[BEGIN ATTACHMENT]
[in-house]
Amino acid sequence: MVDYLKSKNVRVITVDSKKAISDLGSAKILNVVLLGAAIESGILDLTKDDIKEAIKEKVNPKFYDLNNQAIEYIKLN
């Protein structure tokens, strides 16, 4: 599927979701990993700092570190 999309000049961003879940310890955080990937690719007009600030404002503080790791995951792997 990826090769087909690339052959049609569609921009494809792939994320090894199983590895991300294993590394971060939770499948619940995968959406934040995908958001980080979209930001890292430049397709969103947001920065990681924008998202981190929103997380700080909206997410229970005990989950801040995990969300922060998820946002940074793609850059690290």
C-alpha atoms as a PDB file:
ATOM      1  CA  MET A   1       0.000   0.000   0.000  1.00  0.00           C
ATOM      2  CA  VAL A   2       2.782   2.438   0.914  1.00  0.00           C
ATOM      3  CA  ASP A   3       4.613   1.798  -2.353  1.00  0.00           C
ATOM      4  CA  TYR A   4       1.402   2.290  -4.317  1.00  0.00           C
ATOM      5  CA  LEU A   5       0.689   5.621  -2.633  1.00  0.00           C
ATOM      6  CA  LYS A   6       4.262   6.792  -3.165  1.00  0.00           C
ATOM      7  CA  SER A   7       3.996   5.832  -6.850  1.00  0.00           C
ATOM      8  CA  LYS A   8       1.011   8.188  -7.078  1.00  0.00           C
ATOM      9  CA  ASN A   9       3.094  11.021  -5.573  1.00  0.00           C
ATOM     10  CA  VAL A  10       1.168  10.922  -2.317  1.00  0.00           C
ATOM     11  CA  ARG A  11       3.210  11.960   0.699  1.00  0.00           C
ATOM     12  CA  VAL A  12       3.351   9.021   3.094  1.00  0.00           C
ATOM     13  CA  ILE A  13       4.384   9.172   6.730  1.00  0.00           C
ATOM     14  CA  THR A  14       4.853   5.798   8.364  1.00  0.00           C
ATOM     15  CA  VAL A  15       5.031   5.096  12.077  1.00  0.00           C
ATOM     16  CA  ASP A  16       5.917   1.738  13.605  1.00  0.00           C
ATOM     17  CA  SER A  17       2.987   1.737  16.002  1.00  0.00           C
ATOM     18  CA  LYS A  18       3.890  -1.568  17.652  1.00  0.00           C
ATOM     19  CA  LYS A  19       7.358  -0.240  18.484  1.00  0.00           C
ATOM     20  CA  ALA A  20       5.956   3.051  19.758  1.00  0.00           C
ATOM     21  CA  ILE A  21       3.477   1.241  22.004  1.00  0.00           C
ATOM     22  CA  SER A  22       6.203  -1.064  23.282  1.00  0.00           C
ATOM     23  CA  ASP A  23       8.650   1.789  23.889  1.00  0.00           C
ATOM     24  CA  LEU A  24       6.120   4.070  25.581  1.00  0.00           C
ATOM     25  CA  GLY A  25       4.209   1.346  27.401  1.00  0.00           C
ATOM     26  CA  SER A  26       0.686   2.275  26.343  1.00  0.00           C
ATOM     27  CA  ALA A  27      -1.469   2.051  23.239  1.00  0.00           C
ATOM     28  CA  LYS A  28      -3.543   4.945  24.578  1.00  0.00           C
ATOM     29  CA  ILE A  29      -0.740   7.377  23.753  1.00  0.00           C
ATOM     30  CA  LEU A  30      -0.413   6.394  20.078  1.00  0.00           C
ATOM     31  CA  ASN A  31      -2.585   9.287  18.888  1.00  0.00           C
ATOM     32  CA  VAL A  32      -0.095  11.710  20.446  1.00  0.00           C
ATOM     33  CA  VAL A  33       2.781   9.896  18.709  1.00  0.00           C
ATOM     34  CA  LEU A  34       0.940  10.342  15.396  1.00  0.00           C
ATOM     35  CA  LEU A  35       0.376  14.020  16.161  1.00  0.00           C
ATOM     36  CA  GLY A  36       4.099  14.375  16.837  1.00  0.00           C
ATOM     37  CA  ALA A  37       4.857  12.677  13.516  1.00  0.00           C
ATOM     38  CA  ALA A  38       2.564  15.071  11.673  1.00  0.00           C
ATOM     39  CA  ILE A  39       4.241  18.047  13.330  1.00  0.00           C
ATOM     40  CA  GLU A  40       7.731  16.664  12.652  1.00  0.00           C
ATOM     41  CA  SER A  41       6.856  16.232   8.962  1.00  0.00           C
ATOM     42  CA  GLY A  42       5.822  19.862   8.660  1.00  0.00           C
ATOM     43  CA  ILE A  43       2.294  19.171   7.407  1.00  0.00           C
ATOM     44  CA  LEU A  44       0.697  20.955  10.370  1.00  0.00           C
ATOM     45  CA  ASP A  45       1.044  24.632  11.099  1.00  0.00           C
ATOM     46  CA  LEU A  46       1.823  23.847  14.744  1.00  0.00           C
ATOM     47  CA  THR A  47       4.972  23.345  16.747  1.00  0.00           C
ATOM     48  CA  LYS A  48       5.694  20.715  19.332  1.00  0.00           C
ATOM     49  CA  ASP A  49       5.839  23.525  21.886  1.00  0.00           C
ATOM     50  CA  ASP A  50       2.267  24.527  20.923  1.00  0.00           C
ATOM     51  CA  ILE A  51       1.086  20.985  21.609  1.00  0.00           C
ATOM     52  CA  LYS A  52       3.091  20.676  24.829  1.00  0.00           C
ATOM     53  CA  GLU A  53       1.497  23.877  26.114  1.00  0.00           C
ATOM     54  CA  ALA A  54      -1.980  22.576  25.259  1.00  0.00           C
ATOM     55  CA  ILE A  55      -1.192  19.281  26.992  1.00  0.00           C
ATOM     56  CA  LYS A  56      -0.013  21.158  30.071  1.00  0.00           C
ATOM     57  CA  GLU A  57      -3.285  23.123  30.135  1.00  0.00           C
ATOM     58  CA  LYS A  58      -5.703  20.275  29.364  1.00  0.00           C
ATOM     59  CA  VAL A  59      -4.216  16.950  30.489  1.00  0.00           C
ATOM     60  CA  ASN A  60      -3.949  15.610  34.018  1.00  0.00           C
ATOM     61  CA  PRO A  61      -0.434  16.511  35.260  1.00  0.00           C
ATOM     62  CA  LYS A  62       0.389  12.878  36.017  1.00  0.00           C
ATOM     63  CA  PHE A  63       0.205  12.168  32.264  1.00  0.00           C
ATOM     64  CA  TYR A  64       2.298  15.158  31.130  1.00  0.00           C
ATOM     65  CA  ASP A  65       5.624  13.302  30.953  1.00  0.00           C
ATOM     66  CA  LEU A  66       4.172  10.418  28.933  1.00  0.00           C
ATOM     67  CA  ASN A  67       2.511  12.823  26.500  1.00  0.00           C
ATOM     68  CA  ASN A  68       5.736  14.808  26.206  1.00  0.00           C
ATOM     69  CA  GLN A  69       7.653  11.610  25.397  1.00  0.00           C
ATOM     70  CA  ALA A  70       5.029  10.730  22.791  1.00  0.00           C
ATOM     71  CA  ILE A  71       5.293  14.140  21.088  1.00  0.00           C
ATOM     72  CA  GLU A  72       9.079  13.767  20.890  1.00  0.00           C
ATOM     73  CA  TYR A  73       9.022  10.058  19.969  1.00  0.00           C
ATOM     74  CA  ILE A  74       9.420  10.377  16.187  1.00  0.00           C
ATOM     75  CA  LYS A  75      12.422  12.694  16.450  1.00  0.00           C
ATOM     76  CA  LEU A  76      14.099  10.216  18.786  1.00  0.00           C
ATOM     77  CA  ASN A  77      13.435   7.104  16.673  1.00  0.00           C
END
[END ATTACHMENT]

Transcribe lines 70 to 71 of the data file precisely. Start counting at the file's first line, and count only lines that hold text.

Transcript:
ATOM     66  CA  LEU A  66       4.172  10.418  28.933  1.00  0.00           C
ATOM     67  CA  ASN A  67       2.511  12.823  26.500  1.00  0.00           C